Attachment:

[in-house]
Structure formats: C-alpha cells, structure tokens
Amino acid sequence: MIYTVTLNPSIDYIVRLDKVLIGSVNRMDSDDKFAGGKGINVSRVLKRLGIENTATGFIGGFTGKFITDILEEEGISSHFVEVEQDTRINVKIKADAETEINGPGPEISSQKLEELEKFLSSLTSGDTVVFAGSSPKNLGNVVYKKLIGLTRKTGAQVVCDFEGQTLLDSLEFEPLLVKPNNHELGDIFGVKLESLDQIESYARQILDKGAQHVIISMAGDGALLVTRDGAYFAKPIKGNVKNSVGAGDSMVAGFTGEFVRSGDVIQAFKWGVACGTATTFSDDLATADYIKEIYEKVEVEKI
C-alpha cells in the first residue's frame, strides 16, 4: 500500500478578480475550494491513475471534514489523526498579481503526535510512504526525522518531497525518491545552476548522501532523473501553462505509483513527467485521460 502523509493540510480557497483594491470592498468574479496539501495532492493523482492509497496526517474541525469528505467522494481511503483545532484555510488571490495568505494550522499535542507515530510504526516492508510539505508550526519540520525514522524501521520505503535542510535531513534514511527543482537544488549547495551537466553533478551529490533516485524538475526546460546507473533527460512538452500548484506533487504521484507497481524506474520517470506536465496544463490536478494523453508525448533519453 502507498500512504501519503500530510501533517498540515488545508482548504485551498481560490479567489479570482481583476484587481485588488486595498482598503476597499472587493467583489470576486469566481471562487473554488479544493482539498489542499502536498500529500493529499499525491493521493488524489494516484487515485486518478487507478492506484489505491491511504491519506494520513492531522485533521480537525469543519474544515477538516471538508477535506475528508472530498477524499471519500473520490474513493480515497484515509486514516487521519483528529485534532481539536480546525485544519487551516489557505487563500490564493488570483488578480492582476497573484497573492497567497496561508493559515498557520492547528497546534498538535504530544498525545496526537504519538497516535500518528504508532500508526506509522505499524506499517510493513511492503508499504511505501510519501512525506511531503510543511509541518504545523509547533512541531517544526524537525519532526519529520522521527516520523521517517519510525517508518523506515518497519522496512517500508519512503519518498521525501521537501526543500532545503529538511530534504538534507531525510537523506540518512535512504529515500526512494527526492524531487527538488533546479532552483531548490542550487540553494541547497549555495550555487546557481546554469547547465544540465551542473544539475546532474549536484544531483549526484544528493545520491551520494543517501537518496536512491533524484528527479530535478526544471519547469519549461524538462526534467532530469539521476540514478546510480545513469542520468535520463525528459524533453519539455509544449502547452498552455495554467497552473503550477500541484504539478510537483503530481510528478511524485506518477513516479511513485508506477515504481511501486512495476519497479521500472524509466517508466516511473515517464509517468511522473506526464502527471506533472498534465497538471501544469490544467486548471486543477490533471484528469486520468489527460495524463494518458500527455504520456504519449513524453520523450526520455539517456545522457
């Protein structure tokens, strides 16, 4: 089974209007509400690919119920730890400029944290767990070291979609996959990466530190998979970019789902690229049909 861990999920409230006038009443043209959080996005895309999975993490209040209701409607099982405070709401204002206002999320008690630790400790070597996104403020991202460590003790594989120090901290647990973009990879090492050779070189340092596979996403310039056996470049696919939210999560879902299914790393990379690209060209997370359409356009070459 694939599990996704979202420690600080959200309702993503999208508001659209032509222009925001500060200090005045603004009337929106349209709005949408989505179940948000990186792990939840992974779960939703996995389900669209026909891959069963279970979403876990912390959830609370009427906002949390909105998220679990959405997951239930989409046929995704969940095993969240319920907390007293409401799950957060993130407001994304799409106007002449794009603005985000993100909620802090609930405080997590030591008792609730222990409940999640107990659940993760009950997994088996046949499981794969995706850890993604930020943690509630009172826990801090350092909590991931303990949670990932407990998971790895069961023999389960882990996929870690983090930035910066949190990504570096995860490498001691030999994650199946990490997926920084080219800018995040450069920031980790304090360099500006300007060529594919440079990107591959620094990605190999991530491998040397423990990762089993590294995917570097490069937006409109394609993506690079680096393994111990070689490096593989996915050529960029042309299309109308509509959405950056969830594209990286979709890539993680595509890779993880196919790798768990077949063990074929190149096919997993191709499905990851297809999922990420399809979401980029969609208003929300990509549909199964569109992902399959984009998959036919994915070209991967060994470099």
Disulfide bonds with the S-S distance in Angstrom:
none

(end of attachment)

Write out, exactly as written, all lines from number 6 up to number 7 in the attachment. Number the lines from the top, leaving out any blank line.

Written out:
Disulfide bonds with the S-S distance in Angstrom:
none